There is an air of curiosity about Tillman v Egon Zehnder, the first employee competition case to reach the Supreme Court for 100 years. Ultimately, the employer (EZ) won its argument that two words could be “blue pencilled” from a non-competition clause, so that the unaffected content remained valid and enforceable. But there was a sting in the tail… 
The restraint in question involved the employee (T) agreeing that she would not “directly or indirectly engage or be concerned or interested in any business carried on in competition…” with EZ. 
In seeking to join a competitor, T argued that “or interested” made the entire clause too wide to be enforced, because it might have prevented her from owning even a single share in the competitor. It was not, however, her intention simply to own a single share or more than one. Her intention was to join the competitor, on 1 May 2017. The restraint, if unchallenged, would have expired on 30 July 2017. 
On 23 May 2017, EZ obtained an injunction to stop her joining the competitor. On 21 July 2017, the Court of Appeal overturned that decision and discharged the injunction. There were now 9 days left on the restraint. EZ chose to appeal to the Supreme Court, who heard the case 18 months later (!) on 21/22 January 2019 and delivered judgment on 3 July, formally restoring the injunction in relation to the long expired restraints.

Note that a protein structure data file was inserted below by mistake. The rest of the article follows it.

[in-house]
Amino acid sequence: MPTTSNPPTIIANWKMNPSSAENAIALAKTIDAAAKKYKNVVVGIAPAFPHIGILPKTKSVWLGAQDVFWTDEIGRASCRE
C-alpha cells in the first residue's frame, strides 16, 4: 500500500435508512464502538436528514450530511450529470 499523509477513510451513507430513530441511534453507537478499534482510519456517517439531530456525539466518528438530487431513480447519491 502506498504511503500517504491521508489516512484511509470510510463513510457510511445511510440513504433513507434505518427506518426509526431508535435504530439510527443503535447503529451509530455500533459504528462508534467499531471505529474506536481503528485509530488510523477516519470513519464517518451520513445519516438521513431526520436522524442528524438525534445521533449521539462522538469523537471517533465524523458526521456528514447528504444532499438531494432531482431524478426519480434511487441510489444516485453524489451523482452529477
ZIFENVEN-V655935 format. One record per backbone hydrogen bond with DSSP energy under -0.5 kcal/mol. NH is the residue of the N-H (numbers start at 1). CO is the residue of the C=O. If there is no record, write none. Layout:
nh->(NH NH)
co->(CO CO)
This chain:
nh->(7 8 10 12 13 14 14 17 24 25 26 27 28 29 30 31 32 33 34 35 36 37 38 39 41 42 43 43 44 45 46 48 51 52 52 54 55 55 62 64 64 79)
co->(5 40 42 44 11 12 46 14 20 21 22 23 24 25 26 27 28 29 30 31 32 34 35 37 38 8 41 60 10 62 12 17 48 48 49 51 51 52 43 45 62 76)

The basis of its decision was that the two offending words could be severed from the otherwise too wide clause, because the effect of doing so would not generate any major change in the overall effect of all the post employment restraints in the contract. 
What, then was the sting in the tail? Costs. In inviting submissions for the issue to be determined, in relation to the costs in all three courts over the two year period, the Supreme Court referred to the “legal litter” of unreasonable post employment restraints, and the unfair burden they cast on others to clear them up. EZ won the argument, but its victory may be Pyrrhic. Or not, as the case may be, if T’s challenge were to be deemed technical and artificial? 
What is the moral of the story? Do not be complacent when including restraint clauses in an employment contract, or agreeing to their inclusion on the nod. They might concentrate the mind broadly, or (as the case may be) not be worth the paper they are written on, but there is no guarantee that they can be fine tuned or batted aside later in the event of a dispute. Far better to get it right first time, when you may end up saving a lot of costs in the process. 
Tagged as: Solicitor
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